Rediscovering ignored works from the past[edit]

In the West, the second wave of feminism prompted a general revelation of women's historical contributions, and various academic sub-disciplines, such as women's history and women's writing, developed in response to the belief that women's lives and contributions have been underrepresented as areas of scholarly interest. Much of this early period of feminist literary scholarship was given over to the rediscovery and reclamation of texts written by women. Studies like Dale Spender's Mothers of the Novel (1986) and Jane Spencer's The Rise of the Woman Novelist (1986) were ground-breaking in their insistence that women have always been writing. Commensurate with this growth in scholarly interest, various presses began the task of reissuing long-out-of-print texts. Virago Press began to publish its large list of 19th and early-20th-century novels in 1975 and became one of the first commercial presses to join in the project of reclamation. In the 1980s Pandora Press, responsible for publishing Spender's study, issued a companion line of 18th-century novels by written by women.[8] More recently, Broadview Press continues to issue 18th- and 19th-century novels, many hitherto out of print, and the University of Kentucky has a series of republications of early women's novels. There has been commensurate growth in the area of biographical dictionaries of women writers due to a perception, according to one editor, that "[m]ost of our women are not represented in the 'standard' reference books in the field."[9]

The widespread interest in women's writing developed alongside, influenced, and was influenced by, a general reassessment and expansion of the literary canon. Interest in post-colonial literatures, gay and lesbian literature, writing by people of colour, working people's writing, and the cultural productions of other historically marginalized groups has resulted in a whole scale expansion of what is considered "literature," and genres hitherto not regarded as "literary," such as children's writing, journals, letters, travel writing, and many others[10] are now the subjects of scholarly interest. Most genres and subgenres have undergone a similar analysis, so that one now sees work on the "female gothic"[11] or women's science fiction, for example.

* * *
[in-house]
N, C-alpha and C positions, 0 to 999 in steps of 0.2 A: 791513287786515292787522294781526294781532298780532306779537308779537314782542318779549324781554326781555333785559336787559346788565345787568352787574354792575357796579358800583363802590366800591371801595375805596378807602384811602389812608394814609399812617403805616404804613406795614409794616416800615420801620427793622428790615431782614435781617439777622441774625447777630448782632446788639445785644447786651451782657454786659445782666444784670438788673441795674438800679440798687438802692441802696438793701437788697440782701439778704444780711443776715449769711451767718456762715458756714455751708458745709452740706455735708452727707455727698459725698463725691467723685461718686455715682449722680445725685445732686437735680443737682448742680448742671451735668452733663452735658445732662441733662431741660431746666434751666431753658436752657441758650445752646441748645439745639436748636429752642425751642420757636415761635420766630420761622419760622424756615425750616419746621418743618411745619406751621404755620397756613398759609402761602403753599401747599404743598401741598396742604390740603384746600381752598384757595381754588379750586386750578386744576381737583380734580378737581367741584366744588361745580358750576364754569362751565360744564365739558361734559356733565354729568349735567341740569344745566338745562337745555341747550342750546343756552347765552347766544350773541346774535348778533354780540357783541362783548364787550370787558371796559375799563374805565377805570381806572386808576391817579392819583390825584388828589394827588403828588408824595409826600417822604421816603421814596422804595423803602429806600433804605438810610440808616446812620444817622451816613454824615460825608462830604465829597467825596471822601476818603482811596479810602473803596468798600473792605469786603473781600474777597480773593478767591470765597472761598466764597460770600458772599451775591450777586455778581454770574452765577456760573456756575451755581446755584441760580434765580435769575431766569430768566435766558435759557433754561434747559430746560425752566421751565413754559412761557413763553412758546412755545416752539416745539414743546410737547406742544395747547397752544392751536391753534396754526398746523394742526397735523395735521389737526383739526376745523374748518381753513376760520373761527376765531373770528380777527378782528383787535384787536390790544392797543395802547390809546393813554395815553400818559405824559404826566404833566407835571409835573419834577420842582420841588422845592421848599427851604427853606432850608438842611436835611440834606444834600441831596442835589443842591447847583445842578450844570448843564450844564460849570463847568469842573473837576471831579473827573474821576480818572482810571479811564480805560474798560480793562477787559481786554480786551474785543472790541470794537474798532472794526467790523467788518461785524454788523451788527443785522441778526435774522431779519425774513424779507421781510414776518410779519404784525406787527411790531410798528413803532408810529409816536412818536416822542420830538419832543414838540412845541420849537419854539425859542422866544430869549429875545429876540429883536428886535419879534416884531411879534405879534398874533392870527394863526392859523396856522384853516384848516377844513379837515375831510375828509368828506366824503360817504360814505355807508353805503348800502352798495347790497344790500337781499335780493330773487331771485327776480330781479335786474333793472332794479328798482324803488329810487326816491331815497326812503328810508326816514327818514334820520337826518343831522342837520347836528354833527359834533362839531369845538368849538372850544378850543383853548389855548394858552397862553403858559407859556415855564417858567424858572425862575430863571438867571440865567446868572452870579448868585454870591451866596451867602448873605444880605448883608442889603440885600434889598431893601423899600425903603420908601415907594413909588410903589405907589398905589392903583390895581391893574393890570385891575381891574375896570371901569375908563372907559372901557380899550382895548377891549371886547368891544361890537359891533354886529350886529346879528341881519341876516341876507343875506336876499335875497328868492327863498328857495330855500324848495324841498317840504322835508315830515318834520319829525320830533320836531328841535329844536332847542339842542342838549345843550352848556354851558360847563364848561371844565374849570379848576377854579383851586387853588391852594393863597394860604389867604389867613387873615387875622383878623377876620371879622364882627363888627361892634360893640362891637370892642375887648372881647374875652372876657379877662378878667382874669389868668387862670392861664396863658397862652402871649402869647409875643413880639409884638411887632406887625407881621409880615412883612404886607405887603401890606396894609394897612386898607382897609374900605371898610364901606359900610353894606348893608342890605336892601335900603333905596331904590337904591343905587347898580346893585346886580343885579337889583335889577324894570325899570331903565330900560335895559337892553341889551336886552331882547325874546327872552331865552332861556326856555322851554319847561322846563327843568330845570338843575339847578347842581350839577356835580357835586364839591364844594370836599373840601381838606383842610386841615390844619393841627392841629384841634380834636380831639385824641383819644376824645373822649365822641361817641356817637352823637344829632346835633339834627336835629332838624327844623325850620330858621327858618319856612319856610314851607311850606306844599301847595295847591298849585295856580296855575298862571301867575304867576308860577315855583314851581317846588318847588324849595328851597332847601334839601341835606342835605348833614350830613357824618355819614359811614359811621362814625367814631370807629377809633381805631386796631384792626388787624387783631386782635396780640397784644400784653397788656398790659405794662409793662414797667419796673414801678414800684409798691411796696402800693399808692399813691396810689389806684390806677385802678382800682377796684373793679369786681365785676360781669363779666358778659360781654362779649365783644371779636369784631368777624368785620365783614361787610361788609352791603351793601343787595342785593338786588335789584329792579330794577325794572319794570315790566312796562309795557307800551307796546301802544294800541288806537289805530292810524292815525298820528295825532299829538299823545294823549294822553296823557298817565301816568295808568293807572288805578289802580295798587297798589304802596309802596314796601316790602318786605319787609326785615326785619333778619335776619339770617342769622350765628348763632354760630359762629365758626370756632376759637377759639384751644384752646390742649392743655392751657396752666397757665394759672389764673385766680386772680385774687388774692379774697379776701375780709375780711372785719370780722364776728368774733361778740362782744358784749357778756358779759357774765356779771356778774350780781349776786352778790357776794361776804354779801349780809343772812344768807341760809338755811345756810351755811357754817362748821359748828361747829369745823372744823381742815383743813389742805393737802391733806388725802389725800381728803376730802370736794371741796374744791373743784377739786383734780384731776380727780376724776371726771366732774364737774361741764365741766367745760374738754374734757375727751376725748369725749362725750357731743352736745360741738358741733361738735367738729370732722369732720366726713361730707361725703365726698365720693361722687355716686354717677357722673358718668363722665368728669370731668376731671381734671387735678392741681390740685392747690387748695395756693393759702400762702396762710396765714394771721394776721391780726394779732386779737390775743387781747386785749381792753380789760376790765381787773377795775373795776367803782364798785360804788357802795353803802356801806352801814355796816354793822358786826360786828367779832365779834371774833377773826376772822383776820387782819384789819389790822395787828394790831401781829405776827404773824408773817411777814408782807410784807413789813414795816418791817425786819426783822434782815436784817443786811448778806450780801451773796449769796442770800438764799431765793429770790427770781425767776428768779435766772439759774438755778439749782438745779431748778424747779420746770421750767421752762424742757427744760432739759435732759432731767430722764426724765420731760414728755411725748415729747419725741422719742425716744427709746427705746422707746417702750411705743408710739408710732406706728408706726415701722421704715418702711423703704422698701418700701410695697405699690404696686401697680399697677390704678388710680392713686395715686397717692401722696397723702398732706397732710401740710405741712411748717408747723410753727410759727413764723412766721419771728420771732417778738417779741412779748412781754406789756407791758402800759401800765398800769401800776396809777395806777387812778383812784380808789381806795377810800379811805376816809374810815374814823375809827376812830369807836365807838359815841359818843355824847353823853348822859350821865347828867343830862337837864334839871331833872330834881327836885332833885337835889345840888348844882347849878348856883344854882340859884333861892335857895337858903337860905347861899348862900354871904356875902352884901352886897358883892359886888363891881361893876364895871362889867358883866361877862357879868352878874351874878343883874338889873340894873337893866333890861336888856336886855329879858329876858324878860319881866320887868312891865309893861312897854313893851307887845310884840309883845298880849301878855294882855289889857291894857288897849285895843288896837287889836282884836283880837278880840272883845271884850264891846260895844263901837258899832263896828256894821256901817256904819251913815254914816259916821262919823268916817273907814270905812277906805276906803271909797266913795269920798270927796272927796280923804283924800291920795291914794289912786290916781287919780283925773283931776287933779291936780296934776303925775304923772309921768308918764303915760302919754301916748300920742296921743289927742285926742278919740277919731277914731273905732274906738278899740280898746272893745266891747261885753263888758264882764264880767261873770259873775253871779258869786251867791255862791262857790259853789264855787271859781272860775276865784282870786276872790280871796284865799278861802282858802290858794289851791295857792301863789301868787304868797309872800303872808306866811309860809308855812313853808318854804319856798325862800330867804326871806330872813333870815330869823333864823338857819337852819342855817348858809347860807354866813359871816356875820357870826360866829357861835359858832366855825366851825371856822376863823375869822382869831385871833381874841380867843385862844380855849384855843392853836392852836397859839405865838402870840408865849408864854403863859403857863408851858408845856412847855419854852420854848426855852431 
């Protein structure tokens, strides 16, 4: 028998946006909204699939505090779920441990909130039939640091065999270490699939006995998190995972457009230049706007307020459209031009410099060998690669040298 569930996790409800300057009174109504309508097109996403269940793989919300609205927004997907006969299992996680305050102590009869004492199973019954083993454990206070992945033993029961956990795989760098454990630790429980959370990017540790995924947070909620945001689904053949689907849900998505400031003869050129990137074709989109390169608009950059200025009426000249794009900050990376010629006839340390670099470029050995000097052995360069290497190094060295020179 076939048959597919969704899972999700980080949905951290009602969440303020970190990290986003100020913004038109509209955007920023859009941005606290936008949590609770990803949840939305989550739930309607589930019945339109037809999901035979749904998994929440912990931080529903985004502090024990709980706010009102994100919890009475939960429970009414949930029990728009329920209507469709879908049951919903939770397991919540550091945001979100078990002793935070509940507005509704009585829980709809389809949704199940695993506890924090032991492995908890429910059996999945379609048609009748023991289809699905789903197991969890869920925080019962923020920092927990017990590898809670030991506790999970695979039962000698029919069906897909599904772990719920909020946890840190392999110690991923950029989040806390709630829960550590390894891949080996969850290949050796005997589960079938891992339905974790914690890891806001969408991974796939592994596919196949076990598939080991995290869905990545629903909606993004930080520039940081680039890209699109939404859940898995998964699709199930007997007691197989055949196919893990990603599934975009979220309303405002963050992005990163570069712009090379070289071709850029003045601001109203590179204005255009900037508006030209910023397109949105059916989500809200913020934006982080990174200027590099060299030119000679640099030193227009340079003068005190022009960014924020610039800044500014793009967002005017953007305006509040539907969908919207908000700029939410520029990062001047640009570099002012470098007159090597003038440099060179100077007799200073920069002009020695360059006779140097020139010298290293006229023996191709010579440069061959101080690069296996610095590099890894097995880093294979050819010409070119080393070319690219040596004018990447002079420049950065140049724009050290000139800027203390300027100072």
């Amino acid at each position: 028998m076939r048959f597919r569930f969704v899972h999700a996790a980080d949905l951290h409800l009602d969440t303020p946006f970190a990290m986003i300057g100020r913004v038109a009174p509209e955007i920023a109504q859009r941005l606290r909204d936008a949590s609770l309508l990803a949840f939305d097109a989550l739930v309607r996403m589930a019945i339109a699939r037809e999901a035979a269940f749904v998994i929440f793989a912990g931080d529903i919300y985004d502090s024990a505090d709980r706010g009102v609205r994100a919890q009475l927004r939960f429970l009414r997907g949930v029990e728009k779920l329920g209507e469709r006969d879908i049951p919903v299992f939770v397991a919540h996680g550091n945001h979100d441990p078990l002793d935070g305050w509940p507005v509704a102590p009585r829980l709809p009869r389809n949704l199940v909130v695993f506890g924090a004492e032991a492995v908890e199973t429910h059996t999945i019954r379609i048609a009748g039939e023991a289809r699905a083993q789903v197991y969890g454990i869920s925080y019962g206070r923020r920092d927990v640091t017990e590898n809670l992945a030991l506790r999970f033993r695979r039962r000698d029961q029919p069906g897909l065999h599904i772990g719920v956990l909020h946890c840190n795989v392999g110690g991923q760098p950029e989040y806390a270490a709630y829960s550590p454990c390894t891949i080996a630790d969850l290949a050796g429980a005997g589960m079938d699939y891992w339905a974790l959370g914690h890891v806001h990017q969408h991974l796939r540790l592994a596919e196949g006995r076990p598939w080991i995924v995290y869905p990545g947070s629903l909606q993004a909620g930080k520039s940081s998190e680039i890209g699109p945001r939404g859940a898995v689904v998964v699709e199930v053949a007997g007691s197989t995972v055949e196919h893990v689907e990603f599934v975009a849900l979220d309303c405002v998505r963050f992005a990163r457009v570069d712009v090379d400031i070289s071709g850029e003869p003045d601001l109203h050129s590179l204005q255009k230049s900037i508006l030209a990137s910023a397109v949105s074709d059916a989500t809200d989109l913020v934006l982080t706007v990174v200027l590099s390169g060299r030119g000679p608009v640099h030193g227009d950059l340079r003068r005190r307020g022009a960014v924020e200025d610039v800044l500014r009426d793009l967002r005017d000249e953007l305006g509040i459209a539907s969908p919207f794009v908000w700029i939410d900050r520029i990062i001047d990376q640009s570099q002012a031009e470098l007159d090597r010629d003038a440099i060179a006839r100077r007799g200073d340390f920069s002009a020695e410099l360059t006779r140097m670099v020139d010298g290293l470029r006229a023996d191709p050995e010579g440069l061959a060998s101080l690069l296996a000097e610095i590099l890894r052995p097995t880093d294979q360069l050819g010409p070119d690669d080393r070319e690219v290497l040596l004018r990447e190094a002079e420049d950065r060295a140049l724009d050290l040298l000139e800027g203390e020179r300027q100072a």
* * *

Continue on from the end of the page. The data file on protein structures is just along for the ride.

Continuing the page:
Distinctions in Women's Writing[edit]

In Robert Silverberg’s introduction to James Tiptree Jr.’s "The Girl Who Was Plugged In," he expressed the sentiment that the pseudonym must belong to a man, as the syntax and lexicon used in the short story were undeniably masculine. Silverberg compares Tiptree’s writing to that of Hemingway, saying that the masculinity is found in the fact that the writing was “simple, direct, and straightforward” and uses the style of “relying on dialog broken by bursts of stripped down exposition”.[12] He was later proven to be wrong, as Tiptree is actually Alice Sheldon, a female writer. This raises the question about whether or not male and female writers have definite difference in the way that they write, and if there are certain parameters that define “women’s writing.” In fact, multiple studies support the fact that there are dissimilarities that exist between the two.

In Academic Writing[edit]

In academic writing, there are marked differences between them in syntax and structure. Studying the differences between masters’ theses of men and women shows that their sentences often contain more components, meaning that they form more complicated ideas. By studying the number of T-units- the shortest phrase that can still be split into different components (often a sentence) - in comparison to the number of clauses, one can see that women use almost twice as many clauses as sentences. Men, on the other hand, only have a ratio of about .70 clauses per sentence, suggesting that they present just one idea per sentence. Similarly, women used about 21% more cohesive devices in their writing than men did, indicating that they carried ideas into multiple sentences or phrases more often, presenting a more complicated argument. Women also tended to use paraphrasing rather than direct quotation when integrating information from outside sources.[13]

In Children[edit]